At Least 7 Santa Clara County Inmates Have Died This Year

A 51-year-old inmate died Friday after jailers found him passed out in his cell at Elmwood Correctional Facility, according to the Sheriff’s Office.

This marks the county’s seventh inmate death this year and at least the 40th since 2010, according to the Department of Corrections (DOC). Records provided later, however, indicate that this could be the eighth inmate death of 2015.

Correctional staff found the man around 8:20am and tried unsuccessfully to revive him until paramedics arrived. He died an hour later at Valley Medical Center.

The man’s name is being withheld until his family has been notified. Authorities have not yet disclosed the cause of death or whether they suspect any foul play.

Meanwhile, the Sheriff’s Office will follow the usual protocol for an inmate’s death: deploying detectives and alerting offices of the District Attorney and the Medical Examiner-Coroner.

Walter Roches.

Walter Roches.

On Sept. 28, jailers found 33-year-old Walter Roches dead in his cell on the eighth-floor psychiatric ward of the Main Jail.

A week earlier, guards had forcibly removed him—a “cell-extraction” in correctional argot—with pepper spray and rubber projectiles.

Authorities ruled out foul play but, even after an autopsy, never publicly disclosed the cause of death. Roches had been booked twice that month on charges of assault, battery and public drunkenness.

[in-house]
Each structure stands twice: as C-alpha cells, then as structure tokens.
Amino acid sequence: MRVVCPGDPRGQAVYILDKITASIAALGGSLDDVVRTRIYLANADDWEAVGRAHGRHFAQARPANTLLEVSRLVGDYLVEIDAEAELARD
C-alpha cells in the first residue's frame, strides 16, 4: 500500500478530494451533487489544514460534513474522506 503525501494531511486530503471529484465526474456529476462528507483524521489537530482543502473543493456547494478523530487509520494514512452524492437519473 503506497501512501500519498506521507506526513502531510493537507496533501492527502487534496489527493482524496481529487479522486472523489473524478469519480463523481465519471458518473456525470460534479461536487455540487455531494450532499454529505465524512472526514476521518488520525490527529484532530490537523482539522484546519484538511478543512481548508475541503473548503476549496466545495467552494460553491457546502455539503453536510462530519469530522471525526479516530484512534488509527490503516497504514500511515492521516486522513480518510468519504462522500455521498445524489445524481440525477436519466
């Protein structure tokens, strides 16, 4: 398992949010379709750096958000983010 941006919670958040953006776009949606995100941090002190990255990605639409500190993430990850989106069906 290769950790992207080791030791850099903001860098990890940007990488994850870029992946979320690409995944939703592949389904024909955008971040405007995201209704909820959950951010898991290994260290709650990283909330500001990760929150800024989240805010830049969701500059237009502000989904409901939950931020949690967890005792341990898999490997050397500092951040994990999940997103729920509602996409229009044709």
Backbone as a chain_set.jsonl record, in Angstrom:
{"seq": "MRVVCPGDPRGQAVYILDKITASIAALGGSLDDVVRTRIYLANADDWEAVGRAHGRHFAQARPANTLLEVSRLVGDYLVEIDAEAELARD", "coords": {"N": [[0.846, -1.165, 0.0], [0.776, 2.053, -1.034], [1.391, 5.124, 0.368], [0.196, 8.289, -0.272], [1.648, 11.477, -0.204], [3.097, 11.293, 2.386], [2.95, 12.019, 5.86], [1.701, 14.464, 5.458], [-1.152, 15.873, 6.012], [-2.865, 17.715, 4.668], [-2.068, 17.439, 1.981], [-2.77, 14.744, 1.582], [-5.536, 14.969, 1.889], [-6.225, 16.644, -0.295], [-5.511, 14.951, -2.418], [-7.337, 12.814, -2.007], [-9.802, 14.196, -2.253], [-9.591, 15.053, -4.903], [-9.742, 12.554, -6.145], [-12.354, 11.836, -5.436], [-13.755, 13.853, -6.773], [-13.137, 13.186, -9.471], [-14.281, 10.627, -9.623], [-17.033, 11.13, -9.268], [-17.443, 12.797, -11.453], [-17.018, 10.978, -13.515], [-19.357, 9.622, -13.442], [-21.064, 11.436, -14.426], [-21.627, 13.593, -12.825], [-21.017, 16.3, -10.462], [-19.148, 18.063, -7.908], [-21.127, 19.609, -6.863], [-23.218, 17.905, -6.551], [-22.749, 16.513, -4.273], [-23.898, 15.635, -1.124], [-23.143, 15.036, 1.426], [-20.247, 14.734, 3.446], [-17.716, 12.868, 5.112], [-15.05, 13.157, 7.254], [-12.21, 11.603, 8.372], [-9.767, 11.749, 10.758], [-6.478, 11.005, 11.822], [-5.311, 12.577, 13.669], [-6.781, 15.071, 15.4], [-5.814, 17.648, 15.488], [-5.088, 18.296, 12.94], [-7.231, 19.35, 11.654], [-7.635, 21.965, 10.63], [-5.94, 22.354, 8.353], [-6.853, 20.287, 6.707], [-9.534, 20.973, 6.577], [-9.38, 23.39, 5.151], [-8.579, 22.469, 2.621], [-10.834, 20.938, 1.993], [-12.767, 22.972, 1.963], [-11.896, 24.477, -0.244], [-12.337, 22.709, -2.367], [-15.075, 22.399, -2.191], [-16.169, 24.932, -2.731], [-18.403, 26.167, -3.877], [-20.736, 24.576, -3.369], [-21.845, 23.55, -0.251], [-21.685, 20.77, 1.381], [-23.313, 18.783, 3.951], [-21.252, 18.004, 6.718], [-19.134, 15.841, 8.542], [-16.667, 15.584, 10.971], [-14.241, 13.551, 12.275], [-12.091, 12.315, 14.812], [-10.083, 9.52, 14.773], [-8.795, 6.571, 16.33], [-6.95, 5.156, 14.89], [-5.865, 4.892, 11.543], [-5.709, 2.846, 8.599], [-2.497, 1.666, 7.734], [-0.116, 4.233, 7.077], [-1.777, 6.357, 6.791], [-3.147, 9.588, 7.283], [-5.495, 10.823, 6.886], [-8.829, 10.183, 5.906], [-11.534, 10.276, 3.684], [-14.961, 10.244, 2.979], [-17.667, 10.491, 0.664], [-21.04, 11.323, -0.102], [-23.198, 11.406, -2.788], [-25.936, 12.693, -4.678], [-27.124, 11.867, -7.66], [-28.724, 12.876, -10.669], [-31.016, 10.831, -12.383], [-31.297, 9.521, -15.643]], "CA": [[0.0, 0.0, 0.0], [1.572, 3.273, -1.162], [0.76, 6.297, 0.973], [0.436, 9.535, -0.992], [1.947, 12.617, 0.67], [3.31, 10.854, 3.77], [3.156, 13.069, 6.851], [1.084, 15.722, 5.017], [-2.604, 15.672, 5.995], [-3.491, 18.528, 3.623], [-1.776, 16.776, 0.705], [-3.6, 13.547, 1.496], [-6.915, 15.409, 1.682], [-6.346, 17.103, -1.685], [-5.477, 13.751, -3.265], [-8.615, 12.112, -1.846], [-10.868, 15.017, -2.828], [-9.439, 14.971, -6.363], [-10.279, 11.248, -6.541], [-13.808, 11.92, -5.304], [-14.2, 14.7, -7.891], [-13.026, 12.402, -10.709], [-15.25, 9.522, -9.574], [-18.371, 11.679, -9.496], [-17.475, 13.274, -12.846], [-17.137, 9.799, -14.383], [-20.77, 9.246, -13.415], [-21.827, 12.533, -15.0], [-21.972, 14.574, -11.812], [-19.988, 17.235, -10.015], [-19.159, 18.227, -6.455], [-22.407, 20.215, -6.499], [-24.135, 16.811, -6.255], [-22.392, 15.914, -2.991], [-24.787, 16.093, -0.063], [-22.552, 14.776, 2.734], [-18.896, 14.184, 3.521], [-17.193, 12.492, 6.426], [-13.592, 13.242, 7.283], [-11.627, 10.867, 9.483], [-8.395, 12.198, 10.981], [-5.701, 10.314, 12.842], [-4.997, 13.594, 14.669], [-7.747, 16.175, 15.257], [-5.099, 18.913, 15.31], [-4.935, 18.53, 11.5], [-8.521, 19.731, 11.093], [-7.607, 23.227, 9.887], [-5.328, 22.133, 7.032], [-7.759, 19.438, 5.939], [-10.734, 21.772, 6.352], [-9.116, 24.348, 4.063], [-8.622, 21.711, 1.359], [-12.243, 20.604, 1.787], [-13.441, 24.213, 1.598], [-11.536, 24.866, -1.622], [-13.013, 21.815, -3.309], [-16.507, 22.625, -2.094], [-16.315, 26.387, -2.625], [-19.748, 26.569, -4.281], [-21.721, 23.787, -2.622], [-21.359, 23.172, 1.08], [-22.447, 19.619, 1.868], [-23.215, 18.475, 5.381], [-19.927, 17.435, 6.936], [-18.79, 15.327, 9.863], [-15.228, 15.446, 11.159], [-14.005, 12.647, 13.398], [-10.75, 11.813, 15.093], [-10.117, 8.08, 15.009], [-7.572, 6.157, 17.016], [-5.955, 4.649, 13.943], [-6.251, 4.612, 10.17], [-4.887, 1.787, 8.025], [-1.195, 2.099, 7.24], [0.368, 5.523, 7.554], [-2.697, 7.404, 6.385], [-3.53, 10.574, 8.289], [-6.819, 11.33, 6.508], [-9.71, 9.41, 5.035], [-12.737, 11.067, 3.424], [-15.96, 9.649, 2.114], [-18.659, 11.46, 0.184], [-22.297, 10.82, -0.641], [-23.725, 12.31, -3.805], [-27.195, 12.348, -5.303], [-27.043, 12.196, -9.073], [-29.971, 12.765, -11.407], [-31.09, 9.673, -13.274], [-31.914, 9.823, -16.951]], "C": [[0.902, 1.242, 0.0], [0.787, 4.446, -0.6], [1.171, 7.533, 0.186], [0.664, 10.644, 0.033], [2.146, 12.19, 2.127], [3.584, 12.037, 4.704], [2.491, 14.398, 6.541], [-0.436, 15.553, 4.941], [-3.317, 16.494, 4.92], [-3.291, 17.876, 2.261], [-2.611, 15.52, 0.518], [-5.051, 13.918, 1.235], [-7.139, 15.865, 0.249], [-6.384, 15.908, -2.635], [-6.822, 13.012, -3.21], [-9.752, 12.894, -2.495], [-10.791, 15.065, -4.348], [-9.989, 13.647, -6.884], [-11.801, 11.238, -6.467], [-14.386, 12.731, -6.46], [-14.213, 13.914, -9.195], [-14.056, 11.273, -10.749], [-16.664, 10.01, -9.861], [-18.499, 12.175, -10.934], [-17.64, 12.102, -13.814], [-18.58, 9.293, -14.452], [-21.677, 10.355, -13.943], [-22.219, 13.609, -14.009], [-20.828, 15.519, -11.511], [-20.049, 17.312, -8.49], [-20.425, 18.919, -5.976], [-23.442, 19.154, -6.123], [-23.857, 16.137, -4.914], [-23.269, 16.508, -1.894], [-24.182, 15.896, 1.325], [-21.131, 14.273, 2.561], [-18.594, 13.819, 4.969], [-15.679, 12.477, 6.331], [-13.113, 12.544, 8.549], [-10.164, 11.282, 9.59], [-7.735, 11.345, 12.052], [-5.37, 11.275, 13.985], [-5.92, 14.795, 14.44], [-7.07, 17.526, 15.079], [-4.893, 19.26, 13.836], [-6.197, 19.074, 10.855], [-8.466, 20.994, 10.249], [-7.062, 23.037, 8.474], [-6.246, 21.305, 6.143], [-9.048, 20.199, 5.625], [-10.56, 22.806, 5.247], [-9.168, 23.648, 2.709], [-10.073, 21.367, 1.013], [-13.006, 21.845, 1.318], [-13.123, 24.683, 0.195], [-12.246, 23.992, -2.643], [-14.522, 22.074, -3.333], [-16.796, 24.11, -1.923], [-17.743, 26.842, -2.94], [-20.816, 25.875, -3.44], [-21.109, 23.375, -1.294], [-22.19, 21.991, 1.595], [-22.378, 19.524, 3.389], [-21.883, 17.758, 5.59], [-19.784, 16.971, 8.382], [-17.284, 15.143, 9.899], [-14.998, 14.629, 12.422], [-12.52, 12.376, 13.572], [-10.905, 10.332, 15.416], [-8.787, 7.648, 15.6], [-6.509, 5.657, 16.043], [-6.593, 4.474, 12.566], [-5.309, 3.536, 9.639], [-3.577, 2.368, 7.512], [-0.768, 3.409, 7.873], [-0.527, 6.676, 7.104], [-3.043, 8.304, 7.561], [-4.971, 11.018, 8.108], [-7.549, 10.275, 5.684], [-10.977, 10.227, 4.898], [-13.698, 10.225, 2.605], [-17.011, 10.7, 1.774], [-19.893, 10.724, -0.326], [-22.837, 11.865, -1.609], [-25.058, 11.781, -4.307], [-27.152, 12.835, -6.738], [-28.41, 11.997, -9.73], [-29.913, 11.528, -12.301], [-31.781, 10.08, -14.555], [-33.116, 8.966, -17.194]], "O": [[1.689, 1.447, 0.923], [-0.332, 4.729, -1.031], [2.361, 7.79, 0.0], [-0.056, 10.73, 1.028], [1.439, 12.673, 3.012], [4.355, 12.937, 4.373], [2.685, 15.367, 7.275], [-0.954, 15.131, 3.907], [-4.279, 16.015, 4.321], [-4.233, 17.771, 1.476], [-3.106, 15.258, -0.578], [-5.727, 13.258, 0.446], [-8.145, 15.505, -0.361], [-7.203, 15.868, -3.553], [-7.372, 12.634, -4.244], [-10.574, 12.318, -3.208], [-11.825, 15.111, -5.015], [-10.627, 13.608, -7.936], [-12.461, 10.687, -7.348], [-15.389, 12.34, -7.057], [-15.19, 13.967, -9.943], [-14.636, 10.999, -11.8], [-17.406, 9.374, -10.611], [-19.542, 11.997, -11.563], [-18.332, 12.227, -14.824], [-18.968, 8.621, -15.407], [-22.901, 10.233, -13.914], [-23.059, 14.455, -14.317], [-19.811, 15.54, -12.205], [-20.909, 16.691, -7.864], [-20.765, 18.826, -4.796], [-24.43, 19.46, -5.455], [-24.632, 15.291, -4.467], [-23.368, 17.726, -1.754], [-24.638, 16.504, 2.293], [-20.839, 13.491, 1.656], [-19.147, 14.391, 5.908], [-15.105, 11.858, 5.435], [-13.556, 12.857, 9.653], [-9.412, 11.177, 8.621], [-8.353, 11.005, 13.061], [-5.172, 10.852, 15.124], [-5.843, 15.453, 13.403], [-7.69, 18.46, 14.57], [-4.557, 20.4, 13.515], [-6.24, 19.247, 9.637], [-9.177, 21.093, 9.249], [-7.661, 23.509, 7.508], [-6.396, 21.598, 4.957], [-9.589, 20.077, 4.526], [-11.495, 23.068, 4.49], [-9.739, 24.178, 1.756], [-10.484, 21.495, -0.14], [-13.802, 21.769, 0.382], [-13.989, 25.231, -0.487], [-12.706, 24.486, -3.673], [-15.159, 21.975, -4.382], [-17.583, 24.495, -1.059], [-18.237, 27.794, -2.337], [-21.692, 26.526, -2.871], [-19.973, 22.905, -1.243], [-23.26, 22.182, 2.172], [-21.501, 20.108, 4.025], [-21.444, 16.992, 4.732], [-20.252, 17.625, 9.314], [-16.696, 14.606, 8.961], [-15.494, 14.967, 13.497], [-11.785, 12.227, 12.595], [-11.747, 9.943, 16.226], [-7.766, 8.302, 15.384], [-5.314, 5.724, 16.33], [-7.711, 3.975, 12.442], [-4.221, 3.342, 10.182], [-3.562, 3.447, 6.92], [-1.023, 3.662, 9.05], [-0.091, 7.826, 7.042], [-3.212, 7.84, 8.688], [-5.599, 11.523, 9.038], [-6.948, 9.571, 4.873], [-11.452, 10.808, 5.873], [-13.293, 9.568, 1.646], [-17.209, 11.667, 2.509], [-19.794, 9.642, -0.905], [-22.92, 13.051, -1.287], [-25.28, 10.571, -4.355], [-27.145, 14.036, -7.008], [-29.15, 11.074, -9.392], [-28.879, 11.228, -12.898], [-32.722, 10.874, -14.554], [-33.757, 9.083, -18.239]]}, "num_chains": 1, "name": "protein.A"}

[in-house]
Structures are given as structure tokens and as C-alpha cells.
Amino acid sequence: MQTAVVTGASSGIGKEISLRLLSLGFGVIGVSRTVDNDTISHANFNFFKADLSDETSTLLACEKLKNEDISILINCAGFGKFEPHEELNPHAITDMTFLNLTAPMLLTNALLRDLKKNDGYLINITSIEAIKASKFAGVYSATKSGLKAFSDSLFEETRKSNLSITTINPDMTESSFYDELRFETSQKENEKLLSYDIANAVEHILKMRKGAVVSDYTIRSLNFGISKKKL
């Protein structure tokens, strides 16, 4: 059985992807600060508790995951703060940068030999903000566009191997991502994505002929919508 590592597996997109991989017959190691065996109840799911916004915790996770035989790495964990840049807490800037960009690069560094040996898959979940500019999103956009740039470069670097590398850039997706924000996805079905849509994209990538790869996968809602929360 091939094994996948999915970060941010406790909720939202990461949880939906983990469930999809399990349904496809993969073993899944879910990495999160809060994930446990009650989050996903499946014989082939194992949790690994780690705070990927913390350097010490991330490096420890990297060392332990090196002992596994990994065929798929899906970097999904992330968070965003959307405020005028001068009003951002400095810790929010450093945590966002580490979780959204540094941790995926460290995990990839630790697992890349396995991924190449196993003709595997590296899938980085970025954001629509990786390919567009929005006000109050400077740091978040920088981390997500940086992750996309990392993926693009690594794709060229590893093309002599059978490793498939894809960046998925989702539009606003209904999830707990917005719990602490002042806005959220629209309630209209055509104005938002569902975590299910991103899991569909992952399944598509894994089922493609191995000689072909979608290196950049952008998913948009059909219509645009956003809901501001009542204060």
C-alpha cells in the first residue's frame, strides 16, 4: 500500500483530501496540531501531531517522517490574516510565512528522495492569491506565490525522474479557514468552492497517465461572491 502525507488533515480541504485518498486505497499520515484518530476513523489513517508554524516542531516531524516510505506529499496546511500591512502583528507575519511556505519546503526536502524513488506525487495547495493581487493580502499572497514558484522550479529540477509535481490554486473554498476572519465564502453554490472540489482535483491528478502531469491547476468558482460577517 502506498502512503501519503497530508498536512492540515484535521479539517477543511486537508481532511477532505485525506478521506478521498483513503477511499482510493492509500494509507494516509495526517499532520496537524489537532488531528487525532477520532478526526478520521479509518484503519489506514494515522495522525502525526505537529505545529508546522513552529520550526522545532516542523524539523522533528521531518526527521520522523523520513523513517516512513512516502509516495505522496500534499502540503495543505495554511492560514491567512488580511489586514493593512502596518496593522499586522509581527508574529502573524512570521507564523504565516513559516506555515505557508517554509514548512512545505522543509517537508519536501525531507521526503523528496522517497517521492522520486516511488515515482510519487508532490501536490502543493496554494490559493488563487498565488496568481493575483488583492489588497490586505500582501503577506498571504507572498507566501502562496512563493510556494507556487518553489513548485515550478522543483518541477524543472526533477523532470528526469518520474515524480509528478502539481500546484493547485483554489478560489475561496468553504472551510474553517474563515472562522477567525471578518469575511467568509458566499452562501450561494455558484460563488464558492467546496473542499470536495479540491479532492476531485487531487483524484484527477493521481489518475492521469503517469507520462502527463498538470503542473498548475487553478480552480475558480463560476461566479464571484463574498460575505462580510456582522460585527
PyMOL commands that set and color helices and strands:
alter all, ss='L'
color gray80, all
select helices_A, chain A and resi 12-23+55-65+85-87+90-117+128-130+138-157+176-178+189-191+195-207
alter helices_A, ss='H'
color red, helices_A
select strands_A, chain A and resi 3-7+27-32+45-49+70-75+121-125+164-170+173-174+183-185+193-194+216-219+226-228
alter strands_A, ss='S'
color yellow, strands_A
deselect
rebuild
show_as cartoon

On Aug. 31, a 50-year-old inmate named Noriko Seales died of a stroke and heart disease, per the county medical examiner. The Menlo Park woman was being held at Elmwood on drug charges.

The deaths of Seales, Roches and the unnamed inmate might have escaped notice had it not been for the brutal, fatal beating of Michael Tyree.

Michael Tyree.

Michael Tyree.

On Aug. 27, correctional deputies found the 31-year-old mentally ill inmate bloodied, battered and naked on his cell floor at the Main Jail. Within a week, prosecutors charged correctional deputies Jereh Lubrin, Matthew Farris and Rafael Rodriquez of murder in connection to Tyree's death.

Days after his death, San Jose Inside asked the DOC for a list of all inmate deaths from 2010 to the present.

Those records indicate that Tyree—whose official cause of death was homicide by “multiple blunt force,” “visceral lacerations” and internal bleeding—was the only inmate to die by foul play in the past five years.

Of the 40 inmates who died since 2010, a quarter of them took their own life. Authorities declared four of those 40 deaths accidental. A 41-year-old died of a methamphetamine overdose in December 2010. A 48-year-old died of the same in December the next year. A 52-year-old succumbed to an aneurysm in March 2014. A 73-year-old died in the hospital after a fall that damaged his spine.

The rest were deemed natural causes.

  • In March 2010, 36-year-old died from “sudden cardiac death of undetermined etiology.”